One underutilized resource I used to look up more info on the movie is the People magazine's hard to navigate sometimes, but you can search full-text of their issues back to their inception in 1974 to the present. That's a lot of pop culture there. I remember when I was insanely into Dallas a few years ago (don't judge!) that I could read of-the-time interviews with all the stars, in copy just as salacious and fan-magazine-y as it is nowadays! Clips from the hits:

12/29/1980  In Blow Out, red-hot director Brian De Palma, 40 (right), reunites old New York flames Nancy Allen, 30, and John Travolta, 26, for the first time since al! three worked on Carrie in 1976. Now Nancy is Mrs. De Palma as well as Travolta's screen love. Complicated? No more so than the tightly guarded plot of their thriller, shooting in Philadelphia. John, it seems, rescues Nancy from a politician's car which has plunged into a stream. The director of the controversial Dressed to Kill may have an even more explosive work in progress about Chappaquiddick. 

08/17/1981 Back when they all were working on 1976's sleeper smash Carrie, John Travolta wasn't even a Sweathog, Brian DePalma was a young director still to make his mark, and Nancy Allen was a recent graduate of Cool Whip commercials.Time does fly. Reunited for the new political thriller Blow Out, the three have played out destinies even more dramatic than their stunning film. DePalma, now 40, with credits like The Fury and last year's hit Dressed to Kill, is a recognized master of the macabre. Allen, 31, has conquered her initial insecurities and squelched inaccurate rumors that she was more than Travolta's pal to emerge as Brian's powerful leading lady onscreen and off. And Travolta, 27, has become, well, Travolta.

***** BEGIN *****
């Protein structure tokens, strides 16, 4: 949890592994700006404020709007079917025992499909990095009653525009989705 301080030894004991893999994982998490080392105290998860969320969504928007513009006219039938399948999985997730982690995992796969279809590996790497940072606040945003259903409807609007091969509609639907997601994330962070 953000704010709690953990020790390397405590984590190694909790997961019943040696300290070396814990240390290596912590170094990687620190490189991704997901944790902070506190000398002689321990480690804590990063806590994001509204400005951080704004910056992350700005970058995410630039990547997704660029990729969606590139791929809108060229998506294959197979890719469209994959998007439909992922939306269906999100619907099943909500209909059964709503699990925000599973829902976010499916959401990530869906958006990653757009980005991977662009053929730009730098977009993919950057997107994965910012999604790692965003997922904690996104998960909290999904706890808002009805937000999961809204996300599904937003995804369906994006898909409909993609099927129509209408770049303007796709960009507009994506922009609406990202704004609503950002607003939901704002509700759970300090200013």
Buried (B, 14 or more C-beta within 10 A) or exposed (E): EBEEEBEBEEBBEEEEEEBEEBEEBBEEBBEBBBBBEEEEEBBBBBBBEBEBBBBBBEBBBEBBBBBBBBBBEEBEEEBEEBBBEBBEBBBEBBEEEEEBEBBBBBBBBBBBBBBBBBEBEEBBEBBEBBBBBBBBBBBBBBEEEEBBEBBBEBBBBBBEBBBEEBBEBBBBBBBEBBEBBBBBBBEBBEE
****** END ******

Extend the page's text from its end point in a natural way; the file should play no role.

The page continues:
The second article, which you can access by clicking on the date, is a the cover story from that issue, so it's pretty in depth! And includes a summary of JT's "average day", as follows:

His day begins at 11, followed by a jazz dance lesson at 1, a light breakfast, a 90-minute French lesson (to better parlez with [friend Gerard] Depardieu), then dinner, a violin lesson (a new passion) at 8, then a movie or nightlife.

I do not believe you, People magazine! Also, what is with these pictures:

Anyway, if you're interested, here's some more clips from years of our Lord 1980 and 1981 about the movie and its director:

Orange Coast magazine review 
New York magazine review
New York magazine blurb

Article on Dressed to Kill and de Palma in New York magazine
Pauline Kael review

Convinced yet? I'm pretty sure this used to be on Netflix streaming, but the pre-Criterion dvd of it I have was less than $5, and was worth way more in terms of entertainment. Check it out!

Have you seen this movie? Thoughts on old school Travolta? What are you watching as fall weather sets in? Do tell!

Have a great Monday and I'll see you tomorrow!


  1. Ha ha, I gave a VHS copy of the original "The Hills Have Eyes" to my son who was attending Pitt State. I came to visit sonny in the dorms to find half the football team in his room watching. My mercenary child was charging 1.00 a head to watch.
    Oh, Lisa, you have to watch "Terrorvision" This is the perfect! horror movie.
    By the way, I have follow up Joan suggestions in your post below.

    1. Haha, your son is a budding enterpreneur!! Look at the title of "Terrorvision" could I resist? Plus the poster has a satellite on a rooftop with an alien eye in, I'm totally watching that sometime this week.

  2. Girl,you better be ready for this one. And I mean it. It is sooooo beyond...uh, I have no comparison. I was an awful mother and all three boys were totally traumatized. And delightfully so!